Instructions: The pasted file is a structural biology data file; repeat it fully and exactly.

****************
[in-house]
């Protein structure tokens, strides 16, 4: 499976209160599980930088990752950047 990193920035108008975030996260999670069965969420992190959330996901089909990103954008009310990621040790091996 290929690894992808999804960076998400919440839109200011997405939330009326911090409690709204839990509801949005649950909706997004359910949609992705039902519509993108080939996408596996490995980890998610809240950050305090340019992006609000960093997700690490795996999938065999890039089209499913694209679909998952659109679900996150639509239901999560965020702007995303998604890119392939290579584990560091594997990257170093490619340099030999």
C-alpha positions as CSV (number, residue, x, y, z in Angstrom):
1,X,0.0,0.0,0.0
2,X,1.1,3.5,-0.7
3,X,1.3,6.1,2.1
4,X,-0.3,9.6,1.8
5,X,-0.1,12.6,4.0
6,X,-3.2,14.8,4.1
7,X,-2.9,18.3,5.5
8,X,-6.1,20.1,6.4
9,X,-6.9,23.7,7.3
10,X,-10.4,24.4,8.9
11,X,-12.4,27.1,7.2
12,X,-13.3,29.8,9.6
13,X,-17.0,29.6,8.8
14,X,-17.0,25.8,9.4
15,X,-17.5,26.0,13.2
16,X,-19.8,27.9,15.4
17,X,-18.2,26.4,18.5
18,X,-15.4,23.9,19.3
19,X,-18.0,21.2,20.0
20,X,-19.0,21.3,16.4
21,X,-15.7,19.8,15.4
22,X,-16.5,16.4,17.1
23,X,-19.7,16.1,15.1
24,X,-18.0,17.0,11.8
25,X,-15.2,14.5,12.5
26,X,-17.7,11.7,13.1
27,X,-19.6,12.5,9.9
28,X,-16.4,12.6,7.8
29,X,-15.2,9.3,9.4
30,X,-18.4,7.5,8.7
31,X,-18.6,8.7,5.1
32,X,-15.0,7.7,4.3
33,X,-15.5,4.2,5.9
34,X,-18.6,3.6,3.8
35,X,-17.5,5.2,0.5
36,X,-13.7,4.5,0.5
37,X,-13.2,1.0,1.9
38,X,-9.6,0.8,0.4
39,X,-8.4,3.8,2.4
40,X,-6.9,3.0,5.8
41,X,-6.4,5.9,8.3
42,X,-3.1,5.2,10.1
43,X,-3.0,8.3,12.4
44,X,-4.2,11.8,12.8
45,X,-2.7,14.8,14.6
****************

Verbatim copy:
[in-house]
């Protein structure tokens, strides 16, 4: 499976209160599980930088990752950047 990193920035108008975030996260999670069965969420992190959330996901089909990103954008009310990621040790091996 290929690894992808999804960076998400919440839109200011997405939330009326911090409690709204839990509801949005649950909706997004359910949609992705039902519509993108080939996408596996490995980890998610809240950050305090340019992006609000960093997700690490795996999938065999890039089209499913694209679909998952659109679900996150639509239901999560965020702007995303998604890119392939290579584990560091594997990257170093490619340099030999």
C-alpha positions as CSV (number, residue, x, y, z in Angstrom):
1,X,0.0,0.0,0.0
2,X,1.1,3.5,-0.7
3,X,1.3,6.1,2.1
4,X,-0.3,9.6,1.8
5,X,-0.1,12.6,4.0
6,X,-3.2,14.8,4.1
7,X,-2.9,18.3,5.5
8,X,-6.1,20.1,6.4
9,X,-6.9,23.7,7.3
10,X,-10.4,24.4,8.9
11,X,-12.4,27.1,7.2
12,X,-13.3,29.8,9.6
13,X,-17.0,29.6,8.8
14,X,-17.0,25.8,9.4
15,X,-17.5,26.0,13.2
16,X,-19.8,27.9,15.4
17,X,-18.2,26.4,18.5
18,X,-15.4,23.9,19.3
19,X,-18.0,21.2,20.0
20,X,-19.0,21.3,16.4
21,X,-15.7,19.8,15.4
22,X,-16.5,16.4,17.1
23,X,-19.7,16.1,15.1
24,X,-18.0,17.0,11.8
25,X,-15.2,14.5,12.5
26,X,-17.7,11.7,13.1
27,X,-19.6,12.5,9.9
28,X,-16.4,12.6,7.8
29,X,-15.2,9.3,9.4
30,X,-18.4,7.5,8.7
31,X,-18.6,8.7,5.1
32,X,-15.0,7.7,4.3
33,X,-15.5,4.2,5.9
34,X,-18.6,3.6,3.8
35,X,-17.5,5.2,0.5
36,X,-13.7,4.5,0.5
37,X,-13.2,1.0,1.9
38,X,-9.6,0.8,0.4
39,X,-8.4,3.8,2.4
40,X,-6.9,3.0,5.8
41,X,-6.4,5.9,8.3
42,X,-3.1,5.2,10.1
43,X,-3.0,8.3,12.4
44,X,-4.2,11.8,12.8
45,X,-2.7,14.8,14.6